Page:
I recently called Tim O’Reilly out for the comments he made during his keynote at the Web 2.0 Expo which were in direct conflict with his past hype promulgation.
I took the time to watch O’Reilly’s keynote earlier and had to cover my nose - it’s a mix of revisionist history, backtracking, fearmongering, greenwashing and political propaganda.
From calling Dell’s just-in-time inventory strategy an example of the “collective intelligence” concept he thinks Web 2.0 stands for to discussing all of the problems that exist in the world today, O’Reilly covers a lot of ground as he tries to add substance to a conference that has historically been about fluff.
In “Once You’re Lucky, Twice You’re Good,” Sarah Lacy of , SXSW and infamy describes the “rise” of Web 2.0.
But now that even Tim O’Reilly recognizes that the hole in the hull of the Titanic is pretty damn bad, he’s jumping ship.
So I have a suggestion for Lacy’s next book: “Once You’re Dumb, Twice You’re Dumber: How eBay Wasted Billions on Web 2.0.”
eBay’s desire to sell peer-to-peer VOIP company Skype, which it purchased for $2.6 billion in 2005, . It has more than $1 billion of that purchase as Skype has failed to live up to expectations.
I have developed a slight rash on my back. My doctors tell me that this reaction is typical within the to the Twitter toxin.
The rash is well worth it, however, as I have already made an important discovery via Twitter: the reason why Web 2.0 doesn’t make any money.
The vast majority of the people involved with Web 2.0 on Twitter who I am “following” seem to be spending more time at conferences and other such useless events than they do actually working. I have seen no shortage of tweets from “industry folk” discussing conferences and events that I never even knew existed and could not imagine anyone would ever find it necessary to attend.
Now that the United States government has proven that it’s the greatest fool and Americans would have to be dumb, deaf and blind to not recognize that they officially live in a socialist economy, I thought it’d be worthwhile to ensure that Web 2.0 throws its hat into the bailout ring.
My Web 2.0 bailout plan is designed to ensure that the Web 2.0 industry remains fundamentally sound for years to come.
Here are the three components:
When Tim O’Reilly decided that the Web 2.0 Summit in San Francisco in November was not going to be about Web 2.0, I stated:
The obvious truth is that even the organizers of the Web 2.0 Summit have realized how marginal Web 2.0 is and ostensibly didn’t feel confident that they could find enough fluff for 2008’s Web 2.0 Summit to deliver the type of hype paying attendees deserve to receive.
I noted that O’Reilly’s blog post explaining the Web 2.0-free Web 2.0 Summit essentially stated “the people involved with Web 2.0 have rediscovered the real world” and that “Web 2.0 is old news and the ’smart stupid money’ has moved on.”
Last month I decided to buy my daily driver some new shoes in preparation for the upcoming summer - Lorenzo WL13 22″ chrome rims with Pirelli PZero Nero tires. Thanks to my fine sponsors, only ~50% of the cost was out-of-pocket.
Finnish startup bills itself as a “single place for all your online needs” where “you can create and customize a website, save and share any media, decide who can view it, embed anywhere, and use any device.” The company has been throwing that appear to have copious amounts of alcohol involved.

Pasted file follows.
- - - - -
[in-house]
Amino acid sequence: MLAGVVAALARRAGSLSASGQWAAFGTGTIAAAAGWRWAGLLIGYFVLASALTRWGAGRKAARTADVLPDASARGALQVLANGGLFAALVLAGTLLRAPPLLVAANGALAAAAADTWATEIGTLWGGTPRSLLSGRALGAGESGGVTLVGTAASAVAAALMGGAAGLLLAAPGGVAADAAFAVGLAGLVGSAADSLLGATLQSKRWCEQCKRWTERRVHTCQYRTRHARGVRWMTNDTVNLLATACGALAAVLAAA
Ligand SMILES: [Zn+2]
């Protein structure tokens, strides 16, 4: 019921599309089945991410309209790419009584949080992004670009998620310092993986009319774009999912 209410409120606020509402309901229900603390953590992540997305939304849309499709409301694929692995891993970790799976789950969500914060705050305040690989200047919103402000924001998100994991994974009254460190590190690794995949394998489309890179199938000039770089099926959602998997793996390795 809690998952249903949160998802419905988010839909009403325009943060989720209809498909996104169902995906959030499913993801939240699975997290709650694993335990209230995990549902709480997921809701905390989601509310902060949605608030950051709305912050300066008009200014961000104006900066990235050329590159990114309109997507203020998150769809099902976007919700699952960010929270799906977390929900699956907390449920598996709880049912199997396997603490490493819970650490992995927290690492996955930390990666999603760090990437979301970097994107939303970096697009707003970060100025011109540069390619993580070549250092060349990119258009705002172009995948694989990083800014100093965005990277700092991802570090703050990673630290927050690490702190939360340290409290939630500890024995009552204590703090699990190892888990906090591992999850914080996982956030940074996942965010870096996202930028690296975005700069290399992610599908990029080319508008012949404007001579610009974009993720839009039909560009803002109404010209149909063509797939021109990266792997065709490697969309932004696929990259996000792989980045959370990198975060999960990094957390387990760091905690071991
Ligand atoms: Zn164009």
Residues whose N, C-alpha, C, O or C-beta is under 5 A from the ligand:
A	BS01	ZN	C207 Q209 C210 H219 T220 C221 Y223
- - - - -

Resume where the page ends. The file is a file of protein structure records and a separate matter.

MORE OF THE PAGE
Thanks to a generous grant from the Richard S. Fuld, Jr. Foundation for the Perpetually Fucked, I am pleased to announce the launch of The Scoble Experiment.
The purpose of The Scoble Experiment is simple: test the human limits of exposure to the social toxin known as Twitter.
In doing so, it is my hope that we can discover a cure that will enable Robert Scoble to reverse the debilitating mental and physical effects that Twitter has had on him so that he can regain some semblance of a normal social life.
In a week that has seen the failure of Lehman Brothers, the sale of Merrill Lynch to Bank of America, an $85 billion US government bailout of AIG and the greatest one-day , I thought it’d be worthwhile to remind loyal readers of The Drama 2.0 Show that while kool aid drinkers were , yours truly knew what was up.
Here’s a montage of past Drama 2.0 Show posts and comments celebrating a week of wealth transfer from pigs to hogs.
Stanley: you do realize that technically the United States government is bankrupt, right? It’s paying its bills with money it borrows.
The global economy is in the shitter. VCs have moved on to sexier markets. Drama 2.0’s hobbyist blogging activities earn him more profit in a year than your funded startup has generated in the past 2 years. There are 20 competitors in your market and 18 of them are already headed to the deadpool.
The writing is on the wall: your Web 2.0 dream is going to turn into a nightmare real quick. Metaphorically speaking, the nightclub is about to close and the only women who haven’t already gone home with somebody look about as attractive as a female version of Marc Canter despite the fact that you’ve had about 10 servings of Jack Daniels, 5 of Jäger and can barely even tweet the words, “I’m fucked up.”
Yet that GigaOm founder Om Malik has become a venture partner at venture capital firm True Ventures has made it quite clear: disclosure is increasingly meaningless in the blogosphere.
As part of its his post on Om’s new job, the New York Times’ Claire Cain Miller spoke with Lee Wilkins, a professor at the Missouri School of Journalism who edits the Journal of Mass Media Ethics. He observed that Om’s promise to be disclosure conflicts is almost entirely irrelevant:keep looking »